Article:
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  • I meet a Norwegian on the bus
    who’s mother died of cancer when he was 23.
    He tells me he’s not the same person because of it
    and I want to tell him that his mother didn’t have to die
    to know that things change.
    Impermanence doesn’t make loss much easier,
    it’s the missing that doesn’t go away
    that stays long after one has come to terms
    with the fact that all animals must return to moist soil.
    But, like me, I bet he hates it when people tell him
    “it’s so unfair to lose a mother so young”
    as if something called justice exists in life.
    It always hurts when people say that,
    as if I’m some sort of alien, alone with her loss.
    Life is unfair, I want to say to them,
    have you not experienced it?

    We exchange pictures of our respective mothers over email.
    I stare at the pixels that make up a face.
    The picture I choose of my mother is one
    I’ve been carting around with me these last few weeks.
    She’s bright, beautiful surrounded by
    backpacks at a Mexican bus station.
    I can’t recognize her expression
    and it intrigues me,
    as if I can figure out the mystery of my mother after death,
    as if there is more of her that remains to be unearthed.
    If I create a puzzle for myself I will have to finish it.
    His picture is a close up, like a passport photo,
    and I fall in love with her beautiful blue eyes
    that are so much like his.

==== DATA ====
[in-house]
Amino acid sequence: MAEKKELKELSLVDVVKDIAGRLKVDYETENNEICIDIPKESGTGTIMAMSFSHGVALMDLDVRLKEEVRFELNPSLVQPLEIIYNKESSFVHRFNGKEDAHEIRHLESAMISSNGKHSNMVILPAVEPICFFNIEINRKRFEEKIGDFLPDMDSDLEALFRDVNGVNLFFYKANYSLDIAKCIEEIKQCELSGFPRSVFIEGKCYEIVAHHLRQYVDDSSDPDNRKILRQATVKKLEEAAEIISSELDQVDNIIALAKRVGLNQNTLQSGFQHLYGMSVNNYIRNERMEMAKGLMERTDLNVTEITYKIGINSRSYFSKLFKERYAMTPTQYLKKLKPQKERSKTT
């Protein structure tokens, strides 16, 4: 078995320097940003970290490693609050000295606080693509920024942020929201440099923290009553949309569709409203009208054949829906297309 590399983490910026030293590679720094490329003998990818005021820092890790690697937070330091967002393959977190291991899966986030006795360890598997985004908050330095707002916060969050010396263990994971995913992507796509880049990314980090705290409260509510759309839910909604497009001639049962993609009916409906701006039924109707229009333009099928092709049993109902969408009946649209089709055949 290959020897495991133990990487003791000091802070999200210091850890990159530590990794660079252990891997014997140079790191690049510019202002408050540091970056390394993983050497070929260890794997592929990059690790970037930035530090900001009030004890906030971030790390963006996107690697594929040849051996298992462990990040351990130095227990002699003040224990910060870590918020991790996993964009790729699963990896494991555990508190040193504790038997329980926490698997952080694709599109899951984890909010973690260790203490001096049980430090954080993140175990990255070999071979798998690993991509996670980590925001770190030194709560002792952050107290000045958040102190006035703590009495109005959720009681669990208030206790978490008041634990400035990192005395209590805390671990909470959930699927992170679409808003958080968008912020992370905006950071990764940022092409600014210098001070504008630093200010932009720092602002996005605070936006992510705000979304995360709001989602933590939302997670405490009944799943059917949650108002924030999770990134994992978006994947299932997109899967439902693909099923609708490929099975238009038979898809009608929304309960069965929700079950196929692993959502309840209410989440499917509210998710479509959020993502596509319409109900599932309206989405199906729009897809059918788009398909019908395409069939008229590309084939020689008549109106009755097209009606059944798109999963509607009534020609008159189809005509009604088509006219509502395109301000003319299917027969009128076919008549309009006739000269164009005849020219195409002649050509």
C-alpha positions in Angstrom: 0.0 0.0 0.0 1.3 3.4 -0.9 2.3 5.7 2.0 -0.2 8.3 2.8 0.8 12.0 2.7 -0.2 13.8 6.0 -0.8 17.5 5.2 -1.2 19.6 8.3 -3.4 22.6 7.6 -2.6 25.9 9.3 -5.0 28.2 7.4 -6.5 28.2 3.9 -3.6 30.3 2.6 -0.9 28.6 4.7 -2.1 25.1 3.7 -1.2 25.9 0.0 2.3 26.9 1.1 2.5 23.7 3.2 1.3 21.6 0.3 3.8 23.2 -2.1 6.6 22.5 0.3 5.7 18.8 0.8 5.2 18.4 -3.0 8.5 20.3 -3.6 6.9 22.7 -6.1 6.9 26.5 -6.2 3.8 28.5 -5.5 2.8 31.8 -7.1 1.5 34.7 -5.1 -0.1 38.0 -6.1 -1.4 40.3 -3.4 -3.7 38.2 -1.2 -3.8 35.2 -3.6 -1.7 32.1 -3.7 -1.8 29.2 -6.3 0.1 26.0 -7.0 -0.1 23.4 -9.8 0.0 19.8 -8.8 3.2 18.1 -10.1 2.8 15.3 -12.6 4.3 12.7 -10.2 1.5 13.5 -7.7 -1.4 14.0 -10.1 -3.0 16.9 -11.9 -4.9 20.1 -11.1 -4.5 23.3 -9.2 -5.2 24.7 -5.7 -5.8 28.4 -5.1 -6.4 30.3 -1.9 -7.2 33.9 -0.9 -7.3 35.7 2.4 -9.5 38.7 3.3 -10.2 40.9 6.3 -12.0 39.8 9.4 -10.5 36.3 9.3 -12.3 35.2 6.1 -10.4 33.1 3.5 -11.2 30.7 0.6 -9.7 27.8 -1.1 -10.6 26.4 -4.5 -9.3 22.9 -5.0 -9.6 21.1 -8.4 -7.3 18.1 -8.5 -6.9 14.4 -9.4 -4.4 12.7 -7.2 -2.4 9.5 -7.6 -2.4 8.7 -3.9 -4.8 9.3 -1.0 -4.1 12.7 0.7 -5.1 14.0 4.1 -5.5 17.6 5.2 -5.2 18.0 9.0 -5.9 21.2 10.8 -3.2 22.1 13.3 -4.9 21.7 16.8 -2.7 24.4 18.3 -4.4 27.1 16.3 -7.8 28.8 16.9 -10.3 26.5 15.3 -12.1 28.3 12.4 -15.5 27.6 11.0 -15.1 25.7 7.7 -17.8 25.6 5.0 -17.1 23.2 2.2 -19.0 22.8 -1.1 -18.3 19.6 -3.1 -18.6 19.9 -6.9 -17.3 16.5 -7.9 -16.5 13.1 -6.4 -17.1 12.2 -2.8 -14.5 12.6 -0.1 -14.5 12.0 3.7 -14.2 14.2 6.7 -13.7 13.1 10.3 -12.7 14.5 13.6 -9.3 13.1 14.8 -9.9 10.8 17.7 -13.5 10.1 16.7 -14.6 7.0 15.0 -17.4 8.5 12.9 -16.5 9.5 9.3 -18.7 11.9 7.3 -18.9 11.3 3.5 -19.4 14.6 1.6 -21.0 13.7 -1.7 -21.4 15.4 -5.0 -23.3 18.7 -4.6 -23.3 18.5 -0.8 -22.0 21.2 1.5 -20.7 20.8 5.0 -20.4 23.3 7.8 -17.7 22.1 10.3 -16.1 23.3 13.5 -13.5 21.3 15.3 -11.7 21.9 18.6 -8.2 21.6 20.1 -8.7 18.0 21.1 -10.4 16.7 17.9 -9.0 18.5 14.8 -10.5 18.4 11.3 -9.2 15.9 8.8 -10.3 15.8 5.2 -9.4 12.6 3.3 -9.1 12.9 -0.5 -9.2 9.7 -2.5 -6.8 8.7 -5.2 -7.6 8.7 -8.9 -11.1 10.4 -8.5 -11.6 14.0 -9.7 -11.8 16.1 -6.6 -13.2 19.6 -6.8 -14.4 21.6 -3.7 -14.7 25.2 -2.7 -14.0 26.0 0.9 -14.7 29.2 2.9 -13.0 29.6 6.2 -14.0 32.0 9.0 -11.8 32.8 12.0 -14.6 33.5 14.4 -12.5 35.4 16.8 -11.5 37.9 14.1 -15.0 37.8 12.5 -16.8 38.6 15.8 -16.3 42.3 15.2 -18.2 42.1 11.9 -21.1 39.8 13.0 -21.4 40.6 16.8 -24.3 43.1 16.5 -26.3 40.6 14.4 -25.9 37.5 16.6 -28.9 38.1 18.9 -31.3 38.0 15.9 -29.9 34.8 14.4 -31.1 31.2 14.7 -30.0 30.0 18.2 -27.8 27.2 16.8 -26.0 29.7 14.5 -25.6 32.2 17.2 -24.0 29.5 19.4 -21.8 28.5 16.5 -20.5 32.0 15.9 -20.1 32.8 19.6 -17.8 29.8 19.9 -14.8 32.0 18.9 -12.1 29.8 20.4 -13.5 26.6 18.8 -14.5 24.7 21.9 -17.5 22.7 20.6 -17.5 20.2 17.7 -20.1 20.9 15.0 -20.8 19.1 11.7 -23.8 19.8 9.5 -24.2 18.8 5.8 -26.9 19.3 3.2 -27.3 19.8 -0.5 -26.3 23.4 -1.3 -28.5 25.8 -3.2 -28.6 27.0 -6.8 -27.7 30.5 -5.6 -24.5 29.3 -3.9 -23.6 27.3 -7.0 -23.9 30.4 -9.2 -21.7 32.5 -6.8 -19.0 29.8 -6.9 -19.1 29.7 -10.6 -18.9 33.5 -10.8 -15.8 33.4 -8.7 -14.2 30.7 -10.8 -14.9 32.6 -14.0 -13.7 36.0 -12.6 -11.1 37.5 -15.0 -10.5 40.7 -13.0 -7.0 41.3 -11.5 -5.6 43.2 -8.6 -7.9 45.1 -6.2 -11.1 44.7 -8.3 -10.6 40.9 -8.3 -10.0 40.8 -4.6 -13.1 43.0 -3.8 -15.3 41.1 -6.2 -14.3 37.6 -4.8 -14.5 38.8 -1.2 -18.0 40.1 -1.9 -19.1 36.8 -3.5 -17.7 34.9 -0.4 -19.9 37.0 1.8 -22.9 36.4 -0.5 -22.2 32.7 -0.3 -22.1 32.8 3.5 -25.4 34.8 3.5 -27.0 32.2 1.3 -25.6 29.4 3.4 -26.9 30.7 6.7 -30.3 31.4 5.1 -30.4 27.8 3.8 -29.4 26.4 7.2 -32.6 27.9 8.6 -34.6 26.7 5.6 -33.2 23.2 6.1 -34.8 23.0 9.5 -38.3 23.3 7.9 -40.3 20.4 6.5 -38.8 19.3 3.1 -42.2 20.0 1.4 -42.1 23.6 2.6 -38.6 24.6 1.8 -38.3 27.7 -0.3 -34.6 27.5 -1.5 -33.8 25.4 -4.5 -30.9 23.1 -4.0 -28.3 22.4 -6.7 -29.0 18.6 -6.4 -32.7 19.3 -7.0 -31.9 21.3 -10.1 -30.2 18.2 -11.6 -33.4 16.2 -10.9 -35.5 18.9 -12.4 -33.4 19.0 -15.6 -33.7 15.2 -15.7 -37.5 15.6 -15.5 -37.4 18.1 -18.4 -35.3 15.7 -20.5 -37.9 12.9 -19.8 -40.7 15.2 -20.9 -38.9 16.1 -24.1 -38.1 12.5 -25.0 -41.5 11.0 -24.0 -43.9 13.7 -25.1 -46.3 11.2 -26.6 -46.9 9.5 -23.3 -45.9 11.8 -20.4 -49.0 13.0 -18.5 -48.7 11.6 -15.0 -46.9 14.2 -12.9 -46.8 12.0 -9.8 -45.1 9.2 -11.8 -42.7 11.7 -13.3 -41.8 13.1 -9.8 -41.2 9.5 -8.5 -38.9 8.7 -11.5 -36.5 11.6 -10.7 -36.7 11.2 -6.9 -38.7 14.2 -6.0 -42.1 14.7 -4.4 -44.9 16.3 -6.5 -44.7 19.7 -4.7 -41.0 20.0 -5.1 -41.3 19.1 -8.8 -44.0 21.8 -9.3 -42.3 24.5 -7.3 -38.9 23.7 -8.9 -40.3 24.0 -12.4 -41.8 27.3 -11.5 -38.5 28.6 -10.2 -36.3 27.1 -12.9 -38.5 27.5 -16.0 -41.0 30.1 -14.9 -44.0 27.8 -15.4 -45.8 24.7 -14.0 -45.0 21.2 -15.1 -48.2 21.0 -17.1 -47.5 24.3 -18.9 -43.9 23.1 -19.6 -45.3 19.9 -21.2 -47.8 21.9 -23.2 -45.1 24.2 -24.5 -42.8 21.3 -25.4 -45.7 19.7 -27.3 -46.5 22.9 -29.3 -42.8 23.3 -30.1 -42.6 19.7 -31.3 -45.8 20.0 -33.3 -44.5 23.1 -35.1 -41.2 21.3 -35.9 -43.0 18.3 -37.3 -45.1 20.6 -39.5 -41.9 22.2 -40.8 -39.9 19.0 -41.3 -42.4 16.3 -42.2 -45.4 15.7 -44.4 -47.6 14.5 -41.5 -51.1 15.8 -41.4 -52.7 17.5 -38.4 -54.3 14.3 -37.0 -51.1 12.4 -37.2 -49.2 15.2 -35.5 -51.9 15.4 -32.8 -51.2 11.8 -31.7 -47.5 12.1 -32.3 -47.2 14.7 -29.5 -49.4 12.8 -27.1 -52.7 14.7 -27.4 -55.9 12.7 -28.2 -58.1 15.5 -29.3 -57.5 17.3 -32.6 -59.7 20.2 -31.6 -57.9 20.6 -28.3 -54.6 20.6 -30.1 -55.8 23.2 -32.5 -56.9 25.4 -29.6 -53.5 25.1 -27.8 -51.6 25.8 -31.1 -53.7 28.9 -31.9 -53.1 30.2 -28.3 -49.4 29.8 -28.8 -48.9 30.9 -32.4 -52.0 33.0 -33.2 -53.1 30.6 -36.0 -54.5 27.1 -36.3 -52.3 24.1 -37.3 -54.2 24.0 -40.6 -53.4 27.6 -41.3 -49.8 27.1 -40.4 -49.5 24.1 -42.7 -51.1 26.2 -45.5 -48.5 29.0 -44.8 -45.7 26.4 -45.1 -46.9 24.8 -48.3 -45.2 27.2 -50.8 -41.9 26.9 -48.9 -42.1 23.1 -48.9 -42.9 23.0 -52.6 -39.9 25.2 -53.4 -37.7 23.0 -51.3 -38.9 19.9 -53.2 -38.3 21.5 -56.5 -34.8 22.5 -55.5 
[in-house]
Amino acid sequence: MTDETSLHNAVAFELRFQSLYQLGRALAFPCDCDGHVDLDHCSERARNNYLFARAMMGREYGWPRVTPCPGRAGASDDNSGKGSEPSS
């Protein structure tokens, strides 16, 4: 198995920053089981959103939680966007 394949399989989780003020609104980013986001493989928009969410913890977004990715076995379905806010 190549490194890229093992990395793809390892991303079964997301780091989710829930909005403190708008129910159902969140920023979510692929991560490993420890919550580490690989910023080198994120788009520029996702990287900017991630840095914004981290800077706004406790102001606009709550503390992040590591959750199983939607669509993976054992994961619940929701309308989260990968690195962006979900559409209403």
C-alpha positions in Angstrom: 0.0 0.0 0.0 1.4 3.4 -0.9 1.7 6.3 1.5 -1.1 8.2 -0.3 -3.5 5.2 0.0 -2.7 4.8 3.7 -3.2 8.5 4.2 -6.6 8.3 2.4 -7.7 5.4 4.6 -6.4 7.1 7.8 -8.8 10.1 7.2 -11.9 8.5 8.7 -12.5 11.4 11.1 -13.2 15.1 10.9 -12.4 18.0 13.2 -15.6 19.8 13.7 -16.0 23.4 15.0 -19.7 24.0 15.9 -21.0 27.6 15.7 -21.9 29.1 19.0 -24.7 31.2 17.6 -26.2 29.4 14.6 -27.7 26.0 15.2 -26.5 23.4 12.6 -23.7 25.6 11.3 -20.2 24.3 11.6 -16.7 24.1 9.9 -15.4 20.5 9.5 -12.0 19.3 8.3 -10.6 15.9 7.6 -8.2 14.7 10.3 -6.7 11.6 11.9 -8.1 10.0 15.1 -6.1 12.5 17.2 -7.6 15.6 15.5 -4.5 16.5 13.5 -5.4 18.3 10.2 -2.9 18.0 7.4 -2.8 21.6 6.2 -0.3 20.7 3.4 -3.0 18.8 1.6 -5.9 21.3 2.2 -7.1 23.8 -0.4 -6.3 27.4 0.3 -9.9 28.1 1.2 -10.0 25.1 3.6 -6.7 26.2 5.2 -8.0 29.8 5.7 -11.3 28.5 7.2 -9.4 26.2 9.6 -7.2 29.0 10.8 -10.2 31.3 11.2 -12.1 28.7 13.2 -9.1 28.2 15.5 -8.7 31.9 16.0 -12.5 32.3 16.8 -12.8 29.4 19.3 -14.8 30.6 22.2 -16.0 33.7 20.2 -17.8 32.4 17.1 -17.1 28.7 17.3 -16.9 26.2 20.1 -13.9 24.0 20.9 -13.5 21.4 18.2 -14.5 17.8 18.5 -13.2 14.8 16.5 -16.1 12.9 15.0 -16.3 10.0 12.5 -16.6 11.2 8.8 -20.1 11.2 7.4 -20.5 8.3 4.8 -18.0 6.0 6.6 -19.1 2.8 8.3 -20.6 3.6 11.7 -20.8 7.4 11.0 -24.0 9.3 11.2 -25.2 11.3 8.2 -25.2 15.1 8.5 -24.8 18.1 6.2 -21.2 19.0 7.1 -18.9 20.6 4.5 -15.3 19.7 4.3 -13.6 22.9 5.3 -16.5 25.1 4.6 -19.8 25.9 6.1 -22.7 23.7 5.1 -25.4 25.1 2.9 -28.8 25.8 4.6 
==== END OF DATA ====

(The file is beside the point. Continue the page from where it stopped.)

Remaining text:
She is bright too, her hair a foreign kind of blonde,
    spunky.
    The pictures sit there at the end of our emails
    that finds words for so many philosophical questions,
    (we don’t care about the answers.)
    In rereading them I can see past the edges of our words
    and into our pain.
    And suddenly I hate the fact that we exchanged photos
    and they just sit there reduced to pixels
    at the end of superfluous emails.

    Was it not so much more then that?
    Yes, but…
    finding words will always reduce it to something else.
    There is something that lies deep beneath,
    that might take years for us to excavate out of each other.
    But I think it happened once, a brief moment on the bus,
    when we would fall out of conversation
    and I would peer over and see he had disappeared.
    Lost somewhere in memory, or not memory exactly,
    but the void of emptiness that waits
    just past the edges of conscious thought.
    I have fallen in many times before, but it’s enlightening
    to recognize this on the face of another.
    Ah, he has left, vacated, checked out, for a little while.
    He is beautiful to me then, in his unwitting vulnerability.
    This is something emails will never be able to create.
    I don’t want to bring him out of it,
    so I turn my face back to the road,
    the long winding road that takes us up mountains and down again
    to meditation centers where we both won’t admit
    we are looking for something like peace.
    Until we meet again, he says,
    and gives me a huge 6’3 Norwegian bear hug,
    as if to try and squeeze away the empty space between us,
    the empty space that we both know isn't empty at all.
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